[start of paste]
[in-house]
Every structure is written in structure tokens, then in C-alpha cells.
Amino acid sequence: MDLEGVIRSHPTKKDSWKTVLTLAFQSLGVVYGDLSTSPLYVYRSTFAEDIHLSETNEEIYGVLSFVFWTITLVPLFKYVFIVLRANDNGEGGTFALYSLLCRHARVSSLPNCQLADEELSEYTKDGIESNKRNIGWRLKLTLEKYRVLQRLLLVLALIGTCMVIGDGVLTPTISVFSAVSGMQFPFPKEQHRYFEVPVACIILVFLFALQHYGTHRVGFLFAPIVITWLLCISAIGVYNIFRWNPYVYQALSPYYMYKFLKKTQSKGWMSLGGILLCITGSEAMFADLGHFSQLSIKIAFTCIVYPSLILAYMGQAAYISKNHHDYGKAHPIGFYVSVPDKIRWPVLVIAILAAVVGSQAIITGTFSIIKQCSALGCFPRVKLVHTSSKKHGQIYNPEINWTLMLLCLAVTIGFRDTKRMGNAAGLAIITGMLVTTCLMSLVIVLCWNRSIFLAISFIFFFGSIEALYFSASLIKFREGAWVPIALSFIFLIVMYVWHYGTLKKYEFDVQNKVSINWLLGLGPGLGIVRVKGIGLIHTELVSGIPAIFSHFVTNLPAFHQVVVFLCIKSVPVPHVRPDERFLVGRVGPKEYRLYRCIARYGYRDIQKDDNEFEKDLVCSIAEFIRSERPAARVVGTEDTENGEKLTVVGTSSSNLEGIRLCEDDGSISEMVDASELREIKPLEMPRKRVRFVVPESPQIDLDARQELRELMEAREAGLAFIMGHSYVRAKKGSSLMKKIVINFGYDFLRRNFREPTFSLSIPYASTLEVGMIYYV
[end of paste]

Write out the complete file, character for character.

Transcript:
[in-house]
Every structure is written in structure tokens, then in C-alpha cells.
Amino acid sequence: MDLEGVIRSHPTKKDSWKTVLTLAFQSLGVVYGDLSTSPLYVYRSTFAEDIHLSETNEEIYGVLSFVFWTITLVPLFKYVFIVLRANDNGEGGTFALYSLLCRHARVSSLPNCQLADEELSEYTKDGIESNKRNIGWRLKLTLEKYRVLQRLLLVLALIGTCMVIGDGVLTPTISVFSAVSGMQFPFPKEQHRYFEVPVACIILVFLFALQHYGTHRVGFLFAPIVITWLLCISAIGVYNIFRWNPYVYQALSPYYMYKFLKKTQSKGWMSLGGILLCITGSEAMFADLGHFSQLSIKIAFTCIVYPSLILAYMGQAAYISKNHHDYGKAHPIGFYVSVPDKIRWPVLVIAILAAVVGSQAIITGTFSIIKQCSALGCFPRVKLVHTSSKKHGQIYNPEINWTLMLLCLAVTIGFRDTKRMGNAAGLAIITGMLVTTCLMSLVIVLCWNRSIFLAISFIFFFGSIEALYFSASLIKFREGAWVPIALSFIFLIVMYVWHYGTLKKYEFDVQNKVSINWLLGLGPGLGIVRVKGIGLIHTELVSGIPAIFSHFVTNLPAFHQVVVFLCIKSVPVPHVRPDERFLVGRVGPKEYRLYRCIARYGYRDIQKDDNEFEKDLVCSIAEFIRSERPAARVVGTEDTENGEKLTVVGTSSSNLEGIRLCEDDGSISEMVDASELREIKPLEMPRKRVRFVVPESPQIDLDARQELRELMEAREAGLAFIMGHSYVRAKKGSSLMKKIVINFGYDFLRRNFREPTFSLSIPYASTLEVGMIYYV